The Sloan Sports Analytic Conference (SSAC) is sports stats heaven. At the 2014 conference in Boston on February 28 – March 1, “The Man” showed up in many guises (Bill James, Nate Silver, Malcolm Gladwell, Phil Jackson) and we heard from Boston’s sports nobility (owners of the Red Sox, Celtics and Patriots; Celtics coach Brad Stevens). Co-sponsored by MIT’s Sloan School of Management and ESPN, this conference has grown into a major event. SSAC provoked many of this week’s ESPN “controversies.”
There is definitely sports celebrity-watching to be done at SSAC. There is also insight into the direction that major sports will take in the next several years, as many panels focus on the state of the art and future of sports. There are numerous statistical revelations, and important warnings about the use and misuse of statistics derived from the incredible new data sets available. In other words, the two days are spent near the cutting edge of innovation in sports. SSAC is energizing and inspirational.
My favorite panel was the first one of the conference. The topic was “In-Game Innovations: Genius or Gimmick?” and the panel consisted of George Karl, Kevin Kelley, Nate Silver, Bill James and Daryl Morey. Let me get the little kid stuff out of the way: Bill James!!!! For people of my age, he started all of this with his Baseball Abstracts in the early 1980s. He is quick and funny, if not especially voluble. How can innovative organizations get rid of the label of not being able to win championships? His answer: “David Ortiz.” He also said that “in all sports, coaches overuse strategies to create an illusion of control.” A little more hero business: Nate Silver!! The author of The Signal and the Noise and creator of 538 is as sharp as they come. He identified the standard American sports draft procedure as “socialism” (the NBA lottery took criticism in later sessions as the motivator for bad teams to “tank” at the end of the year). He asked “what is the optimal amount of randomness in a sport?” Do we really want total parity, or are dynasties good for sports?
Daryl Morey is General Manager of the Houston Rockets, an MIT graduate and founder and organizer of SSAC. The Rockets are known as smart users of basketball analytics. In the discussion of innovative teams not winning, he noted that “most of the traditional teams also don’t win in the playoffs.” George Karl is a long-time NBA coach. He is known for innovative, up-tempo offenses. After his team went 57-25 but lost in the first round of the playoffs in 2013, he was fired (in case you’re wondering how that topic came up). He believes that the future of the NBA is “no-position, quick-decision, transition players.” When I realized who the last panelist (Kevin Kelley) is, I wanted to text my students from May term 2013. We had discussed Kelley, an Arkansas high school football coach with multiple state championships and the ultimate in innovative strategies. Basically, Kelley’s teams don’t punt or kick field goals; they go for it on fourth down. They go for two after touchdowns; they almost always try onside kicks. His team was once up 28-0 before the other team ever touched the ball. The numbers show that the small change in field position provided by high school kickers does not compensate for giving up the ball. So Kelley doesn’t! He has worked with academics to try to factor in the emotional factor of making, or getting stopped on, a fourth down try.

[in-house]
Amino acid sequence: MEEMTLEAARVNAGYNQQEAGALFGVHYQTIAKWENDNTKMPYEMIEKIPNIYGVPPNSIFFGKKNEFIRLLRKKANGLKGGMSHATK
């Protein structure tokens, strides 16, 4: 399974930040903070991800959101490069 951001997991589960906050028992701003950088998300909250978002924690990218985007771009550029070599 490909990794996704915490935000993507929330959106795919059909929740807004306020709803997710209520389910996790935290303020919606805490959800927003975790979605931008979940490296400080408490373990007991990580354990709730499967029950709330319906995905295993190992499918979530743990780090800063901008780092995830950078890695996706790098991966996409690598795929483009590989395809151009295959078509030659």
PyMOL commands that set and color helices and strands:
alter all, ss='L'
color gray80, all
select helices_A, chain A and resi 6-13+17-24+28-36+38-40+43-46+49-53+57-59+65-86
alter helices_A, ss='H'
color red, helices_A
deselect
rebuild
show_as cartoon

Those are some of the highlights from that panel. This was the first of 18 that I attended. While not all were as provocative as this one, SSAC informs and provokes. They publish papers and videos online – check it out! Further blog entries from me can be found at www.roanoke.edu/mcsp/minton/ssac.html.